While you can look forward to returning to a pest-free home after the exterminator visits, take a few extra steps to ensure the treatment is a total success
A visit from the exterminator can be a huge relief—for one, no more late-night sightings of mice or roaches sprinting across the floor. But how do you comfortably settle back into a newly treated home without erasing the progress of your pest control team? Here's a full rundown of what you can expect after your exterminator sprays and how to keep pests away for good.
Time: Over the course of 1 to 2 weeks
Tools and Materials Needed:
Broom or mop
Food storage bins
Spackle (for sealing cracks)
1. Wait to Return Home
One of the most common questions that pest control specialists receive is: When can I return to my home after a treatment? The answer will completely depend on the type of pest treatment and which pests you were dealing with in the first place.
The EPA specifies that you and your exterminator should only use pesticide solutions approved for indoor use. Your exterminator should also provide an EPA registration number so you can look up more details about the specific treatment.
In most cases, your family, including children and fur children, should be able to return home between 30 minutes and a few hours after spraying. In some cases, your exterminator may recommend keeping pets and small children away for a few hours longer.
2. Optimize Airflow
In the initial hours after treatment, keep natural air flowing throughout your home by opening windows and switching on fans. Not only can this help with any lingering smells, but it could lower the rare chance of an allergic reaction to the products used.
3. Plan Your Post-Visit Clean
So, when can you break out the bucket and mop and rid your home of these pest-control products? In most cases, it's best to wait. The treatment often needs time to reach all the potential critters hiding in your home—especially if the exterminator used baits before spraying.
Let's take a look at the two main categories of pest control.
If the exterminator sprayed a pesticide that dries on surfaces—typically for cockroaches, ants, spiders, and other insects—it's often recommended you leave it undisturbed anywhere between a few days to a couple of weeks.
Feel free to lightly sweep or clean off counters after the initial waiting period, but hold off on that deep clean for one to two weeks—it’s the perfect excuse!
When deep-cleaning day arrives, spend extra time in areas where insects may have hidden before treatment. For example:
Clothing, blankets, and other soft goods
Area rugs and carpets
Pet food bowls and beds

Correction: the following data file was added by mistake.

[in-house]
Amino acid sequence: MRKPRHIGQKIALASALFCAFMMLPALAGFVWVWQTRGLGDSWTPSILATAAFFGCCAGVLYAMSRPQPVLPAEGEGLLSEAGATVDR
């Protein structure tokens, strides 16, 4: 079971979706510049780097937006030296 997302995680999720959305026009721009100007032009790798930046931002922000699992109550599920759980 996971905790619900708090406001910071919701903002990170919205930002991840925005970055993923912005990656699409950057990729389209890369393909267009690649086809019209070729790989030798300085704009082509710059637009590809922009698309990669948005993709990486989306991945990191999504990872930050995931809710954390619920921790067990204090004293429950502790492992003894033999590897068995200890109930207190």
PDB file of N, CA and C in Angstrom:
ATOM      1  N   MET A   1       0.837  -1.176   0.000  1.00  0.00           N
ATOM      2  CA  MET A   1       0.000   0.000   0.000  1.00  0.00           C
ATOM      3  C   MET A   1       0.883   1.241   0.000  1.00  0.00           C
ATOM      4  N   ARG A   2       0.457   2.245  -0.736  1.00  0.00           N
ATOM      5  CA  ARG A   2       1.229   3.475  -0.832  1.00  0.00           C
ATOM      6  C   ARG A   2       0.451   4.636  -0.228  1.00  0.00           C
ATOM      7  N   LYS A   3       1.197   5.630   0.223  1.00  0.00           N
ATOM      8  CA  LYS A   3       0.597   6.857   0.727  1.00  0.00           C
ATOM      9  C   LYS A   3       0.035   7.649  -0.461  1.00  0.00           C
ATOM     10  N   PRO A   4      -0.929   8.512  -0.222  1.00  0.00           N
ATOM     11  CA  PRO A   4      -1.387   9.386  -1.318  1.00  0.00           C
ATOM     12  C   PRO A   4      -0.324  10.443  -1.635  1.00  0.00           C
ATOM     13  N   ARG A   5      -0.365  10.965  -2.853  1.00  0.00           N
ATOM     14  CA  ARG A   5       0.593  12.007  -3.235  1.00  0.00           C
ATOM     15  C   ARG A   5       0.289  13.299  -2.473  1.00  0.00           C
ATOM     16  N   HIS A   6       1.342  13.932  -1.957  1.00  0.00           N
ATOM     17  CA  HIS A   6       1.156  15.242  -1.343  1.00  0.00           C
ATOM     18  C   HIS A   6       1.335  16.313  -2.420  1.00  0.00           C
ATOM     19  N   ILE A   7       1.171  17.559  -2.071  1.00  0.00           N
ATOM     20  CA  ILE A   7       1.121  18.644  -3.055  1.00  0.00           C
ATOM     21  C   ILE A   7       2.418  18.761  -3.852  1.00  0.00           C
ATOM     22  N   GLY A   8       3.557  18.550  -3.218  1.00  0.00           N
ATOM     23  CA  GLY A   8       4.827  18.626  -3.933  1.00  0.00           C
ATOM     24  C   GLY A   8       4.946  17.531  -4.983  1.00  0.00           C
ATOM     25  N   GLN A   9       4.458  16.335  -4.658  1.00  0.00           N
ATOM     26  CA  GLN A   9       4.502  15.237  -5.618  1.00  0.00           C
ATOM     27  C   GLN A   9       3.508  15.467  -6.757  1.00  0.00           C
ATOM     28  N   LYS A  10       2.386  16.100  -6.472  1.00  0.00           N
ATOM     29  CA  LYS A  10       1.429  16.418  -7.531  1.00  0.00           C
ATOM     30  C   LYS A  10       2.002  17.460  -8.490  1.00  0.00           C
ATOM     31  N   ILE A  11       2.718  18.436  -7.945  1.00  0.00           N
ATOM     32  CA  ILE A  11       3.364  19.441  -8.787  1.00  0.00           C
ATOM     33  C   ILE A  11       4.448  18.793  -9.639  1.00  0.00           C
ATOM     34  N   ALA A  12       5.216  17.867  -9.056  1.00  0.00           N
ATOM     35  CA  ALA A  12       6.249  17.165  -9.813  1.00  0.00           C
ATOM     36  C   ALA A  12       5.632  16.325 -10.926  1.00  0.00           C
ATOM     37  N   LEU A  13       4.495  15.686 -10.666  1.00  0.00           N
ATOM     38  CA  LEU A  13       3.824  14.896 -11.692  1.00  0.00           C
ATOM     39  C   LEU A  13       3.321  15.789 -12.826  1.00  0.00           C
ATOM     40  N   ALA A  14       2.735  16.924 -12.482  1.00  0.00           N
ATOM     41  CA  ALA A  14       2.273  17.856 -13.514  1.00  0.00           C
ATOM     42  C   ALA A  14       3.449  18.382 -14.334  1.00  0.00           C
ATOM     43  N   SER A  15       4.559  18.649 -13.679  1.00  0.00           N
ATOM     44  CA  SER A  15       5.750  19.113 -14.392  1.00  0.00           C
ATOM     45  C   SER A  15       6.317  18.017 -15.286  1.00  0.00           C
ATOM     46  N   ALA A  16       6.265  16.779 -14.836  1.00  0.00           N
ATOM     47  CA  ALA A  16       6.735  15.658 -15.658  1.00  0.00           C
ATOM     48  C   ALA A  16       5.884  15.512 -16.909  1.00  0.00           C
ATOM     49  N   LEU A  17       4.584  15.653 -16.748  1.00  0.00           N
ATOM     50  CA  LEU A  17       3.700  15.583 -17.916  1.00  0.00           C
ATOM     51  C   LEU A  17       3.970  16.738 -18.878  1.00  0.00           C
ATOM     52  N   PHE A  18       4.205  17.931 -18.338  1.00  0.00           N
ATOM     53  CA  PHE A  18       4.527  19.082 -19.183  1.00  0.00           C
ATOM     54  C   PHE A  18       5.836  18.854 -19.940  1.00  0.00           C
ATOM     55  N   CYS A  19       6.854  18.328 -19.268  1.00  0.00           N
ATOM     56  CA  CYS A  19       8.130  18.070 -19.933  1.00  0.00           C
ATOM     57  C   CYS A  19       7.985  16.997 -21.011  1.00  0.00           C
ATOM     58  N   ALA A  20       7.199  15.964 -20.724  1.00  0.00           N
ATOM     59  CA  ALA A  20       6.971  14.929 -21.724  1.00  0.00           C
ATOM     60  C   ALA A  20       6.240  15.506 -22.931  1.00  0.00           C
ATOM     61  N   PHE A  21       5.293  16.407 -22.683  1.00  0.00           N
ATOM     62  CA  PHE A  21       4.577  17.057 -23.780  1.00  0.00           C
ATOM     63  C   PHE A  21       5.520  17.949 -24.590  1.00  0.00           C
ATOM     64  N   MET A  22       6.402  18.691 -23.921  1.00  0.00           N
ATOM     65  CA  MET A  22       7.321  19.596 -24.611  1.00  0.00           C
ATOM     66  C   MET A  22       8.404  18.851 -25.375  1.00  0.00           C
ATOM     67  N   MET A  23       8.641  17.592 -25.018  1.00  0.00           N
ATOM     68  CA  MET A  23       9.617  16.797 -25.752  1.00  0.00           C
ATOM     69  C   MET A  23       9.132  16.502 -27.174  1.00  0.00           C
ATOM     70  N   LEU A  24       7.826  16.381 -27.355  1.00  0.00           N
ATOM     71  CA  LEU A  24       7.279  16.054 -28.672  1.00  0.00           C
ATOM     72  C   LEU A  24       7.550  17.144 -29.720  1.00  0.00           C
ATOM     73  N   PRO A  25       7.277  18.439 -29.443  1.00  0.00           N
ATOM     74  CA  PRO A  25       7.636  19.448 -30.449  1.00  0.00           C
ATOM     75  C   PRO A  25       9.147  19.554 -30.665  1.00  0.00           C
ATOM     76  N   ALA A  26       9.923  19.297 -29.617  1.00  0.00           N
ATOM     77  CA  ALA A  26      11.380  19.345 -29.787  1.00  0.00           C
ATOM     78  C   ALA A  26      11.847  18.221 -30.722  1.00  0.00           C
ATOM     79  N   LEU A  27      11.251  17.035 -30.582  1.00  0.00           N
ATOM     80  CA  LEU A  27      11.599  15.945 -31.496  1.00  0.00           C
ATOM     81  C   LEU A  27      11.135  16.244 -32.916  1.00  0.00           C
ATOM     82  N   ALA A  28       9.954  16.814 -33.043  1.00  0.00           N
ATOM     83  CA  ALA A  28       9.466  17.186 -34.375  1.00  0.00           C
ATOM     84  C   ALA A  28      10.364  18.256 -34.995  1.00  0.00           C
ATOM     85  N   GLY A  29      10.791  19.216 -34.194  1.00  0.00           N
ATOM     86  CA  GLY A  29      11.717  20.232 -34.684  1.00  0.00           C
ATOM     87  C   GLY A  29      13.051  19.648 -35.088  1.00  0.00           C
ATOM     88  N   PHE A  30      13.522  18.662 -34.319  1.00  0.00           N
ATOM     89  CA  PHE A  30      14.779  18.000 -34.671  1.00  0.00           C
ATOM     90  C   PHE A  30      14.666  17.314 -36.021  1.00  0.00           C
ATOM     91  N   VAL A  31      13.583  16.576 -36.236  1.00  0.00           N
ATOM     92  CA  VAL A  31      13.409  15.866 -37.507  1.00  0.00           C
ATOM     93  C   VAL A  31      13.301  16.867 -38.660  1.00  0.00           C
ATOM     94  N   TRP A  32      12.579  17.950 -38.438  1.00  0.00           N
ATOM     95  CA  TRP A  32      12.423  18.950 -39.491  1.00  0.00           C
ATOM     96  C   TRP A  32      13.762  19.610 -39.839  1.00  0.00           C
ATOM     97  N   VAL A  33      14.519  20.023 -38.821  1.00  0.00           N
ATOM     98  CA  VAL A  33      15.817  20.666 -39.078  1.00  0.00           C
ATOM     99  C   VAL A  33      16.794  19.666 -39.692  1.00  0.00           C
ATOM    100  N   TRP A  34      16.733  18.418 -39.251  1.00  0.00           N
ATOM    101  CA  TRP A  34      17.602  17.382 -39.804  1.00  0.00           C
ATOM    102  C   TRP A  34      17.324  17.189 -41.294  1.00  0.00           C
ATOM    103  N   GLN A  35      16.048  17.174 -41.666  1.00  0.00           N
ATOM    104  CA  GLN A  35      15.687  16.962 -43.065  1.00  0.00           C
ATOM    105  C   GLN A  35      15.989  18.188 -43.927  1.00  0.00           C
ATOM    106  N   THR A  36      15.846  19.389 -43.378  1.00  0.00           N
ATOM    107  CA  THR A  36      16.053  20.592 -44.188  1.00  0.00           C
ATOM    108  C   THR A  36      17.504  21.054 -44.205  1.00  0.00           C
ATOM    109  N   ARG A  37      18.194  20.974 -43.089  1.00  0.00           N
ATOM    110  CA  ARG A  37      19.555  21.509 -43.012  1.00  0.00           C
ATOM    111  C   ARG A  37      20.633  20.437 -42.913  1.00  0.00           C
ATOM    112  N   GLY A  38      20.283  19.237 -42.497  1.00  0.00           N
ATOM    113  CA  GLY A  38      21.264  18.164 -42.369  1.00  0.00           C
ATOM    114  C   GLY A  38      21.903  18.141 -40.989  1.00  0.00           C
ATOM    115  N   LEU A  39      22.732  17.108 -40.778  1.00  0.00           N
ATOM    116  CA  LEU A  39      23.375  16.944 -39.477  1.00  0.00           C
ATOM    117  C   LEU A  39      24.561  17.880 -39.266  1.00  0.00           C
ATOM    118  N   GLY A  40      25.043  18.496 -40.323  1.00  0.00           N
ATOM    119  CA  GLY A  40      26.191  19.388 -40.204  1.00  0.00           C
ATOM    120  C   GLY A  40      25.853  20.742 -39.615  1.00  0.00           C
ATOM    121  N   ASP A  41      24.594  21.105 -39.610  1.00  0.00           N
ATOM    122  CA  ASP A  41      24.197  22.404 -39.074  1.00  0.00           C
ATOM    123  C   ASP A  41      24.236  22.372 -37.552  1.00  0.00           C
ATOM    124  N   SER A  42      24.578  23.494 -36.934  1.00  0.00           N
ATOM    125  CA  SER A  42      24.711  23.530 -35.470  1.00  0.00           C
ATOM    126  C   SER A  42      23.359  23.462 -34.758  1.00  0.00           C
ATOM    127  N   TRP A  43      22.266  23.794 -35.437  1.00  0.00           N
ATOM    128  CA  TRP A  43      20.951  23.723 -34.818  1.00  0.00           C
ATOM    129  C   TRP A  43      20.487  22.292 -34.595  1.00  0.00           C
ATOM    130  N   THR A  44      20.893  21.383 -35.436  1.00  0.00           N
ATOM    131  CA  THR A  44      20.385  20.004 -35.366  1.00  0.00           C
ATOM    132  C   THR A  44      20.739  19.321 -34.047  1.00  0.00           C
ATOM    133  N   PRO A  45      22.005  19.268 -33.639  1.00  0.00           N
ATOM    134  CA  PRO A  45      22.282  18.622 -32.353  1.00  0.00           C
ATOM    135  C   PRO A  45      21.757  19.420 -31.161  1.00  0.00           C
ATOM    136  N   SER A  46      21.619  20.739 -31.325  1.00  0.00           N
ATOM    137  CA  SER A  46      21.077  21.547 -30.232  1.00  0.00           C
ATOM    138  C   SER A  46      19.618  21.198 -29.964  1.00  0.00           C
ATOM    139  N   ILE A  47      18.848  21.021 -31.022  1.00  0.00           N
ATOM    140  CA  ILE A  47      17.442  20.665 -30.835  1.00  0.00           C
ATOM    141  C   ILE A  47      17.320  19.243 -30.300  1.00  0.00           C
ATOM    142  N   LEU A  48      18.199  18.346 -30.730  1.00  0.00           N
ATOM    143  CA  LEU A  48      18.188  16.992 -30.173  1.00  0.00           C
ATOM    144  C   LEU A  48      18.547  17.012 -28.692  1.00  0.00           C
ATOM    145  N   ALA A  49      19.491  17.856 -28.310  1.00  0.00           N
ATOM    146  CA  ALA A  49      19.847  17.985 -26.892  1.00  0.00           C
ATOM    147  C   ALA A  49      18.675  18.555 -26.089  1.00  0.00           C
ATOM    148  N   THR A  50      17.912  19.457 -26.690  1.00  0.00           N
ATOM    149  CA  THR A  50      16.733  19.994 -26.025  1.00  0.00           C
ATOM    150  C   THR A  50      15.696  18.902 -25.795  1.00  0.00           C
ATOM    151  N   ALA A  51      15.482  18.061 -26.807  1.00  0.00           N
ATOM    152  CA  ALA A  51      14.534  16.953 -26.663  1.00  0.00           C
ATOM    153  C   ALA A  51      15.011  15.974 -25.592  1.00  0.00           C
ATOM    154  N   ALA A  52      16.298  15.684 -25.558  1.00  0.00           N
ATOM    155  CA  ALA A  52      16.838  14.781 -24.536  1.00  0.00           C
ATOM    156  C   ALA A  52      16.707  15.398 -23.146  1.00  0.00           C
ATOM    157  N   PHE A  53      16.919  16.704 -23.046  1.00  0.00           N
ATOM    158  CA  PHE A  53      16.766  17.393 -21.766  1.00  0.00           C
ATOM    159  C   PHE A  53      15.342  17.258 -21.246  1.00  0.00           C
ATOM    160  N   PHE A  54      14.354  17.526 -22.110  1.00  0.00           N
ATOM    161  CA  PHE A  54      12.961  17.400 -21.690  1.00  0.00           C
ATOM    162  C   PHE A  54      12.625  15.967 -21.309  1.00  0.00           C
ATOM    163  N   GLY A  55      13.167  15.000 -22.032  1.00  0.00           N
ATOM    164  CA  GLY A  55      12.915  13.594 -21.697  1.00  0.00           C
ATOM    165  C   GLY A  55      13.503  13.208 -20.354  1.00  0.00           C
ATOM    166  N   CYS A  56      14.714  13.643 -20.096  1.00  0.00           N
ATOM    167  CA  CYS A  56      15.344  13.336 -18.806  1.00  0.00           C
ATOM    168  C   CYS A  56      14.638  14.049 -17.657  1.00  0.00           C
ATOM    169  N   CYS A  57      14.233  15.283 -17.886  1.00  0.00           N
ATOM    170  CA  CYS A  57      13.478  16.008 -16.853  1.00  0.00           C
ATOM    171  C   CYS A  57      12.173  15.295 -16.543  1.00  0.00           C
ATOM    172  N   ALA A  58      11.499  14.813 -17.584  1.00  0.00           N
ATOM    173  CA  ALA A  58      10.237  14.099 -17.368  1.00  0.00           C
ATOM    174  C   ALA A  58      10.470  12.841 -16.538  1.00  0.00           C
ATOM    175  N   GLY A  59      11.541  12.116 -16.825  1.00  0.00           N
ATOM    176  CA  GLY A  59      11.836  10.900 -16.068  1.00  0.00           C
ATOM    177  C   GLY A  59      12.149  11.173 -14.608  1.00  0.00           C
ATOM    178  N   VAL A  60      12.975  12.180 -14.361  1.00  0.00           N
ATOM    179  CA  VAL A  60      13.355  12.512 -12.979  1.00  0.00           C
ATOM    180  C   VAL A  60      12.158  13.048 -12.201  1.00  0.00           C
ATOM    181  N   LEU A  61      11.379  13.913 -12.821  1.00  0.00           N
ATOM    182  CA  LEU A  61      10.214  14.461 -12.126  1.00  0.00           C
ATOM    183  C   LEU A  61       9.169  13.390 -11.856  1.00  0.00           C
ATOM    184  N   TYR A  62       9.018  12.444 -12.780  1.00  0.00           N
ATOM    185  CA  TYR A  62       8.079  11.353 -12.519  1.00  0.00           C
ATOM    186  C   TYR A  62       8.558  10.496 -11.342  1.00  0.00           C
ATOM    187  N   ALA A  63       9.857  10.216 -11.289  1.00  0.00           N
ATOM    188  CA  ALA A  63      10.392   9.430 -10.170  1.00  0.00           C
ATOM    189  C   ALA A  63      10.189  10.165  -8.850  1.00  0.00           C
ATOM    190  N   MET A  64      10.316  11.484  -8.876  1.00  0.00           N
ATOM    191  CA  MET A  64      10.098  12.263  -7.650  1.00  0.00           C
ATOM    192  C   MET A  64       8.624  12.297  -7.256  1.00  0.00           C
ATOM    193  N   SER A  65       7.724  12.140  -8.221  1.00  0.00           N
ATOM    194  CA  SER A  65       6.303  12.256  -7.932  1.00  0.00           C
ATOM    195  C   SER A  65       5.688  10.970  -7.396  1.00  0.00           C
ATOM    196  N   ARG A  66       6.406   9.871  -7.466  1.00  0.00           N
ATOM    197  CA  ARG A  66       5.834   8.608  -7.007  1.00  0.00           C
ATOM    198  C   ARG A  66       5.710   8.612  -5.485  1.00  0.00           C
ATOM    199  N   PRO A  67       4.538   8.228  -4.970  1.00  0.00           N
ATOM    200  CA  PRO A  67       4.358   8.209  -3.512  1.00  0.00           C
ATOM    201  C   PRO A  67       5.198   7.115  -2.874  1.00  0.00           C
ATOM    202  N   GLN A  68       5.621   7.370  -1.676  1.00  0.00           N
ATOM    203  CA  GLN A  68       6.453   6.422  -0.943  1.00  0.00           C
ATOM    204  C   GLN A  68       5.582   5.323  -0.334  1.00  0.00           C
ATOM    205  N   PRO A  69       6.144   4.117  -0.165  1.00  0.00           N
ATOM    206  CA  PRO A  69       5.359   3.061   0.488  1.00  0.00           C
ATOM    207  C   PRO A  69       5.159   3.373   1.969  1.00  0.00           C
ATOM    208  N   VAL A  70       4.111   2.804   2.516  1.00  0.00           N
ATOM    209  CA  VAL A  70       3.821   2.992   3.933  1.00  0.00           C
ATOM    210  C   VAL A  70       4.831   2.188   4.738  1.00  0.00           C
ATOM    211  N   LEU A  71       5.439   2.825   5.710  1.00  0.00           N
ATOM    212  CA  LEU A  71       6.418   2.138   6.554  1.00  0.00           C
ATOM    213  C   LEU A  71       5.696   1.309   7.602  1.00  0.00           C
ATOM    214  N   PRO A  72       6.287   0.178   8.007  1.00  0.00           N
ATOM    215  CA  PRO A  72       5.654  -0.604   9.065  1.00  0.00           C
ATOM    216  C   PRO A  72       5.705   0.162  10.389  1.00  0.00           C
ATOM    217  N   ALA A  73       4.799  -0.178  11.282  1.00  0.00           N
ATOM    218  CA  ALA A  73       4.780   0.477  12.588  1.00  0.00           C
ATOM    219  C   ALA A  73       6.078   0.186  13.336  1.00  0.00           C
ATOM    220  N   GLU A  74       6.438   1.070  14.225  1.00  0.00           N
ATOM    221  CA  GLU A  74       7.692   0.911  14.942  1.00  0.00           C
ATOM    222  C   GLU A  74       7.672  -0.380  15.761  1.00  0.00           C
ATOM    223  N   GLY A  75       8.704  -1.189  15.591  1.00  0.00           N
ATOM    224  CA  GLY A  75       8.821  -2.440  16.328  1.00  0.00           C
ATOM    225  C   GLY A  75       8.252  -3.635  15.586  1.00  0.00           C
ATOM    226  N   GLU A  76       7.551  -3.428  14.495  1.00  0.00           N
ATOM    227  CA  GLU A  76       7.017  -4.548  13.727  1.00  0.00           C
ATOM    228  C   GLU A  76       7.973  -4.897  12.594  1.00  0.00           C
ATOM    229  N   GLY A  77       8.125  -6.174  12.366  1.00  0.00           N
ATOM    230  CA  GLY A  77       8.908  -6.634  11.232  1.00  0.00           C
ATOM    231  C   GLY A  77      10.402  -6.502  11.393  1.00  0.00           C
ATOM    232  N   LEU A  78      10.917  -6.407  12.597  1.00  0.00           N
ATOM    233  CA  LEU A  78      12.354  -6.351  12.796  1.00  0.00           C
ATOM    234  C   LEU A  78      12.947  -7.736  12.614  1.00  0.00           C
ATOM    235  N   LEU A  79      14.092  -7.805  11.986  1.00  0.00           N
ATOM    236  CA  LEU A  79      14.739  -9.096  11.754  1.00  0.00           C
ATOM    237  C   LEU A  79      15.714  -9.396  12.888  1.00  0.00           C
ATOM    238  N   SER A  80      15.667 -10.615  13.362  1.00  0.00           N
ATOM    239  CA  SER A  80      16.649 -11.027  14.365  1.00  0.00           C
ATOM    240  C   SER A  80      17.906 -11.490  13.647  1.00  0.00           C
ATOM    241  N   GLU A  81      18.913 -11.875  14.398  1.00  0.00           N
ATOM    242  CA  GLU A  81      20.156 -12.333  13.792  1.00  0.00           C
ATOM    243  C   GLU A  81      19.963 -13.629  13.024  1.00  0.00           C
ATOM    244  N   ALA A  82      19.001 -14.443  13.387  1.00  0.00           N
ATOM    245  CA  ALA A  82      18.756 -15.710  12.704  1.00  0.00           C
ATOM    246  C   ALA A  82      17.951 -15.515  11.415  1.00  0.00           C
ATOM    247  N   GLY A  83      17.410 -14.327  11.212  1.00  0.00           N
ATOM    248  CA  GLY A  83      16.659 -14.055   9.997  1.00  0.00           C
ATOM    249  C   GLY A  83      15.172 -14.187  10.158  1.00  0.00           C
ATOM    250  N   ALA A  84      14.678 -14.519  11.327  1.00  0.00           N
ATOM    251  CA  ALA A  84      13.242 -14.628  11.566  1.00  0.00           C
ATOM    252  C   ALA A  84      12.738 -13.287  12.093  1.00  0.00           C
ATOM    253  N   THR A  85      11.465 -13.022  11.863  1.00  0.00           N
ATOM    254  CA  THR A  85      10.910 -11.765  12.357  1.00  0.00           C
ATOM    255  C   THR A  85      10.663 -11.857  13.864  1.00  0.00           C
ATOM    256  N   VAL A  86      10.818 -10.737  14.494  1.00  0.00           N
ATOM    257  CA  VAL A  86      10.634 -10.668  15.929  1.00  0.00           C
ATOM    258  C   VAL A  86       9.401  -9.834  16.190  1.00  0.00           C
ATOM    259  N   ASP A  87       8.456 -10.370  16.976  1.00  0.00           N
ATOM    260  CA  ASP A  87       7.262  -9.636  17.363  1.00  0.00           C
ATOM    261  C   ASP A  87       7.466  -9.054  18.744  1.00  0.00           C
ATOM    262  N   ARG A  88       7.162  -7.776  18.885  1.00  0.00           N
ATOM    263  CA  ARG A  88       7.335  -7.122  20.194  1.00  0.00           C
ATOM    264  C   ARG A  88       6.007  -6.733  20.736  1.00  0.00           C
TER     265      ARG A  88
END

Your basement and attic
Pantry and cupboards
In complete contrast, do not sweep or mop if the exterminator left traps or baits for mice or rats. Rodents and small animals can carry a hefty list of viruses and bacteria, many of which live in the feces and urine of these animals. Sweeping them up could release airborne pathogens.
If you find either of these, the CDC recommends spraying the area with a solution of water and a strong disinfectant like bleach. You'll then need gloves, a mask, and protective eye gear to clean up the area. Always discard urine or feces-covered paper towels in a sealed bag.
4. Discard of Exposed Food
Perhaps you called the exterminator in a hurry and didn't get to clear everything off the counter before they arrived. If there was any food hanging out on the kitchen or dining room table when the exterminator sprayed, toss it just to be safe.
Insects such as fruit flies, cockroaches, and pantry pests may have spent some time crawling over the food as well. Take this moment in your long-term pest control tactics to seal all food away in airtight containers, such as plastic or metal food bins. Silverfish, termites, and a few other common nuisances love to nibble on paper, so they can still get through common food packaging when determined.
5. Close Up Entryways
Back up your exterminator's work by sealing up all possible pest entryways in your house. Common trouble areas include:
Cracks along your baseboards
Basement and foundation
Pipes and plumbing
Vent and HVAC systems
Dryer vents and small other entrances to your home
Even mice and rats can squeeze into holes as small as a quarter, so pay extra attention to the unassuming entryways.
6. Peruse Your Perimeter
An infestation outside your home can be just as large an issue as one indoors. And in some cases, pests find their way inside because they've built a nest just outside a door or window.
Keep an eye out for areas that a pest would love to set up shop, such as woodpiles, open garbage or recycling bins, compost piles, or even unruly landscaping. Areas with too much moisture can also encourage pests to breed.
When the weather drops and pests look for a space to hide out for the winter, they may turn to your home for shelter. Be sure these areas are as far from your home as possible or that you scrap them altogether.
If you're on the hunt for a natural pest remedy to discourage critters from crossing your home's border, materials like diatomaceous earth and boric acid will kill many insects. However, only place these substances in spots away from children and pets.
7. Stay Vigilant
Now for the most important phase of post-exterminator care—scaring future pests away for good. Now that you've sealed up the edges of your home, removed any tasty temptations, and discouraged outdoor infestations, keep your eyes peeled.
By the time you see pests in the light of day, it often means there are more than meets the eye. Alert your local pest control team as soon as you sense their return—many companies will offer follow-up services either for free or at lower cost.
Getting ahead of potential problems not only keeps your home safe, clean, and comfy, but also keeps the overall cost of pest control lower in the long run.